I did briefly consider it myself once, then came to my senses and realised converting a Freelander TD4 from manual to automatic was folly.

I briefly entertained delusions of swapping my Stagea's slush box for a manual but quickly realised I didn't give enough fucks for what is an expensive and involved swappage.

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1 hour ago, busmansholiday said:

So whilst on this subject, Bristols 5 speed 'box as fitted to FLFs, RELHs etc had the fifth gear only selectable directly from 4th. Unfortunately, that also meant that to get out of 5th you had to drop it to 4th before seriously slowing down. If you didn't, and ended up stationary in 5th, the language from the depot foreman as you explained why the thing wouldn't move was errr, interesting. Then the fitters would turn up to tow you to a high enough speed to get the bastard back into fourth. 

 

As an ex owner of a ¬†Bristol L with that same gearbox, I can thankfully say that there is a ‚Äėneutral‚Äô just below fifth so you only coast embarrassed to a halt before ferreting around to select first again and repeat said procedure.

It was described by someone else as a sonata in several movements by unaccompanied gear box. They nailed it there.

Other bus related boxes were the BMMO C5 with all of the right ratios but not necessarily in the right order. It was known as a ‚ÄėW‚Äô change box and gears were not where you‚Äôd expect them to be. Late in life these motorway coaches were used on bus service. My god, after driving one for about 20 miles, the thought of one of these on an ten hour shift on stop start work would fill me with dread.

other notable mentions were the original MCW MetroRider which were manual gearboxes. The idea that a manual box in a minibus around the houses was bad enough but for added fuckwittery the gate was backwards and the linkage slack meaning obtaining fifth usually involved climbing out of the driving seat and heading towards the entrance door, gearstick in hand.

That leaves us with Fords. Six ratios were offered yet the linkage betwixt lever and box meant that of the six offered, it was random chance  that the one selected was any where near the one requested.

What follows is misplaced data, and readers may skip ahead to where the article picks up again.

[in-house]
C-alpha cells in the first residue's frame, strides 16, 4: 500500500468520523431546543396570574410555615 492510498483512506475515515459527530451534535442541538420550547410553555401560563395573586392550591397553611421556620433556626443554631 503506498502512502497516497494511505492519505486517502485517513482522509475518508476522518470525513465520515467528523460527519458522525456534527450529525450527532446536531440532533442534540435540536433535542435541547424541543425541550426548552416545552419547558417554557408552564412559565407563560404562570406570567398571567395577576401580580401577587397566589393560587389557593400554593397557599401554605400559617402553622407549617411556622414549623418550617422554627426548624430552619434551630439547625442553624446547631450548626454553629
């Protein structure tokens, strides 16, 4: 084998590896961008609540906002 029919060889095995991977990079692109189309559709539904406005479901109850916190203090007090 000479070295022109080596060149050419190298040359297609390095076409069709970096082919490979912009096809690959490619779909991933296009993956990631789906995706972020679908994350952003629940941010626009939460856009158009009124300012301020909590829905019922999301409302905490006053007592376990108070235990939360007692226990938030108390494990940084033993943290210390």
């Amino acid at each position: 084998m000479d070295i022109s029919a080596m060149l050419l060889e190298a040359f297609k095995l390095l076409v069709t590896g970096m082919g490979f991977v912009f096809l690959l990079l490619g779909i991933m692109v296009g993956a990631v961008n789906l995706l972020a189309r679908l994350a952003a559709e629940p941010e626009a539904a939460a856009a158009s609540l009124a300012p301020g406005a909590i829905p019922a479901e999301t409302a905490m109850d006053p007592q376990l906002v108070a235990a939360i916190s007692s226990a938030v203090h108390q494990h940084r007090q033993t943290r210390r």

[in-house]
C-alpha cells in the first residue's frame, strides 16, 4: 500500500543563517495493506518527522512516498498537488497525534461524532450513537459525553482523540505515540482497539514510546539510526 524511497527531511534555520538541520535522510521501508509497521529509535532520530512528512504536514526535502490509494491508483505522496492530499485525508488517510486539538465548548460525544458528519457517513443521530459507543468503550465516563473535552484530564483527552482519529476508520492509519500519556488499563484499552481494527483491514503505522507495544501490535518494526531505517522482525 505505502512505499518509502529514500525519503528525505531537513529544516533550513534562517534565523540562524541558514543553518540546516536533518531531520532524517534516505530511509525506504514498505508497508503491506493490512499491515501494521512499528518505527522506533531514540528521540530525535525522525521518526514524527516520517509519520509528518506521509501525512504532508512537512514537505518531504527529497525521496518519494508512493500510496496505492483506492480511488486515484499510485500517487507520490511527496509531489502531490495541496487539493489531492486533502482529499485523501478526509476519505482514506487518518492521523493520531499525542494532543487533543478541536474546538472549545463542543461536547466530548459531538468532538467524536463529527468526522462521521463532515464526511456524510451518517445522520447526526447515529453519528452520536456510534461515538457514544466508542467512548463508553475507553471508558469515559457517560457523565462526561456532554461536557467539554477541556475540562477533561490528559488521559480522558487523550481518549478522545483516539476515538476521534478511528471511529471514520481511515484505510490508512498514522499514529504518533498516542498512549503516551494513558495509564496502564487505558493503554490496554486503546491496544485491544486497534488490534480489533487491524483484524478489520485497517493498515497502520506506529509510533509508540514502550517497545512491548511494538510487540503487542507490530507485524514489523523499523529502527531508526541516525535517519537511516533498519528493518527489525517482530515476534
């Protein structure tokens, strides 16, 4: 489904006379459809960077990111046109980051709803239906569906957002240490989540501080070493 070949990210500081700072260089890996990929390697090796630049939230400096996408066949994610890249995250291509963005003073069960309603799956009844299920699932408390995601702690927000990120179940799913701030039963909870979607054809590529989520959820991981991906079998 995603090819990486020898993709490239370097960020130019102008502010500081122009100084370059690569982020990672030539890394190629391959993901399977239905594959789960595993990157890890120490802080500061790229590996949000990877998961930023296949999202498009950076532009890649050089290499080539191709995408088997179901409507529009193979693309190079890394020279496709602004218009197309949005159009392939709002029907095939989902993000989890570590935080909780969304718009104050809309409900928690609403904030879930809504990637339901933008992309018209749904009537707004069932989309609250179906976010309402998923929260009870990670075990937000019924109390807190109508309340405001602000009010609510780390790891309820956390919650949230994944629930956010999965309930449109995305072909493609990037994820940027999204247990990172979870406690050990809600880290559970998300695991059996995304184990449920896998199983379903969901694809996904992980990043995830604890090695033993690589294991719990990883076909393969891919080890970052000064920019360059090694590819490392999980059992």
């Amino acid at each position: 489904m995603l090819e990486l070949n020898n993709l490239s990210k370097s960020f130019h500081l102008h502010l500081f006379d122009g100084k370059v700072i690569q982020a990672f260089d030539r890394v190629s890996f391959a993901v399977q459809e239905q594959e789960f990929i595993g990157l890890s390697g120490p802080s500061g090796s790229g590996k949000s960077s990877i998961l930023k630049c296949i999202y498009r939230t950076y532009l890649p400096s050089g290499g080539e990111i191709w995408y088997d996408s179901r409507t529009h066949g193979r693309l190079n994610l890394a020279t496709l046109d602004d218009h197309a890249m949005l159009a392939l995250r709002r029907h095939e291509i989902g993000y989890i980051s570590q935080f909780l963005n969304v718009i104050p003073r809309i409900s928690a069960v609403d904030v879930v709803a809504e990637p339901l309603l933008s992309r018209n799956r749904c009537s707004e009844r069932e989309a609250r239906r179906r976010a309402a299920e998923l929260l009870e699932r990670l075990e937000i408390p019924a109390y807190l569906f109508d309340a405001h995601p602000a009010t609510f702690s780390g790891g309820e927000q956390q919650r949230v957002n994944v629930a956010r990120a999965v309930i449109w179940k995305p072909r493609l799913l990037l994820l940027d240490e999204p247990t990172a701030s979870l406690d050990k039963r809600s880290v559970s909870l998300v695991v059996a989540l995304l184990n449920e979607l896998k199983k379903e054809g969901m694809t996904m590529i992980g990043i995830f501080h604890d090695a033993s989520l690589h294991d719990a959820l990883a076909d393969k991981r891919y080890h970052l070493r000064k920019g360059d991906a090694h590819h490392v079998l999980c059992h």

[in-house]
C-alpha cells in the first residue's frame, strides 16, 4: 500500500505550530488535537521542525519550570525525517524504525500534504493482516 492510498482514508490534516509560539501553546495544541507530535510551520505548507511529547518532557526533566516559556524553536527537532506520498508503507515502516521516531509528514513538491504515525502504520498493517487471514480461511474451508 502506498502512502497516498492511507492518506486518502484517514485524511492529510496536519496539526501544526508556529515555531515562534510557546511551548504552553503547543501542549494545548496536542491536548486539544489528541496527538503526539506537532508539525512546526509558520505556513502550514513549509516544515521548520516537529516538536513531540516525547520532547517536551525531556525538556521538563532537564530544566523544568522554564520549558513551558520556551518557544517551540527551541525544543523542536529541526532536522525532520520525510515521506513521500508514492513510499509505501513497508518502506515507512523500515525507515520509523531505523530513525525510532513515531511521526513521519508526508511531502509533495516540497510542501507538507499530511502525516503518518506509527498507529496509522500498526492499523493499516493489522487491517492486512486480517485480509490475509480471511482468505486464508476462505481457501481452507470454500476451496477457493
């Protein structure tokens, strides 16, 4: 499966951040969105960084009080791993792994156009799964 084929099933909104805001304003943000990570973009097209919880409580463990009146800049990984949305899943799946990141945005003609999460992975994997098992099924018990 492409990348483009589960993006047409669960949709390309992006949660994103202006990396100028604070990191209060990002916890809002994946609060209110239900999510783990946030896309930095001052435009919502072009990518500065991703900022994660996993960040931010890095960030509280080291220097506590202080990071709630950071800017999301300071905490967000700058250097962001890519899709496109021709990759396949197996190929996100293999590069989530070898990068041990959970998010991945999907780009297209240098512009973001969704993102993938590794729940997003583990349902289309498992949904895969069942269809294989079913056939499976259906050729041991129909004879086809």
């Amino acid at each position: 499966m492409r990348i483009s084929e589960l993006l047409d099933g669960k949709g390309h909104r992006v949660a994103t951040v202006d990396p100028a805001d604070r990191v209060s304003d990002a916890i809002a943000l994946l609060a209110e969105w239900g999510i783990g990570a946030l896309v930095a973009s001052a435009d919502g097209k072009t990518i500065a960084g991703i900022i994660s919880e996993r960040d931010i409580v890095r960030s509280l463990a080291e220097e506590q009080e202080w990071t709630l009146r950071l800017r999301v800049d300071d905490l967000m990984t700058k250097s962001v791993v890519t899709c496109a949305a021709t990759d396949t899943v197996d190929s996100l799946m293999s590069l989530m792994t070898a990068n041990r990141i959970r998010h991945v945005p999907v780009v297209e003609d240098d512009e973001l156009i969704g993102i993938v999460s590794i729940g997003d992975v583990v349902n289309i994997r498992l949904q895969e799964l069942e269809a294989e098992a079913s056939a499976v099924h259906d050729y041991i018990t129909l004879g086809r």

Oh yes, may I interject with the Wilson preselect? A wonderful device that in fully manual form could break ones left leg if the selector pedal was sharply pressed and released without fully making sure that the quadrant was properly in gear.. When I say quadrant, some buses didnt use a quadrant to preselect the next gear, oh no. Guys used a gear lever like a manual box just to confuse matters.  The Wilson direct acting preselctive gearbox mentioned above was a mere pussycat compared to what drivers had to endure beforehand.

On the subject of Guy buses, there was available at the same time a sliding mesh gearbox and a constant mesh gearbox, both ‚Äėcrash‚Äô i.e with no synchromesh. The difference was that one was backwards gate (with the gear pattern reversed so fist was wheee tnird was etc; and one was normal gate. The only difference was that one had a red gearknob and the other black. After a few years in service, the knobs were mixed around so you could never get in a Guy and confidently pull away in first, first time. Bastard things.

Back to cars (well this is a cr sige after all, isn’t it?) Honourable mention must be given to the Cotal gearbox. A car version of the above picured  semi-auto with its own version of a miniature  gear-lever mounted upon the steering column. Exactly like  the later bus box but about 30 years earlier.

 

I’ll shut up now.

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I was wondering when someone would mention a pre selector gearbox :)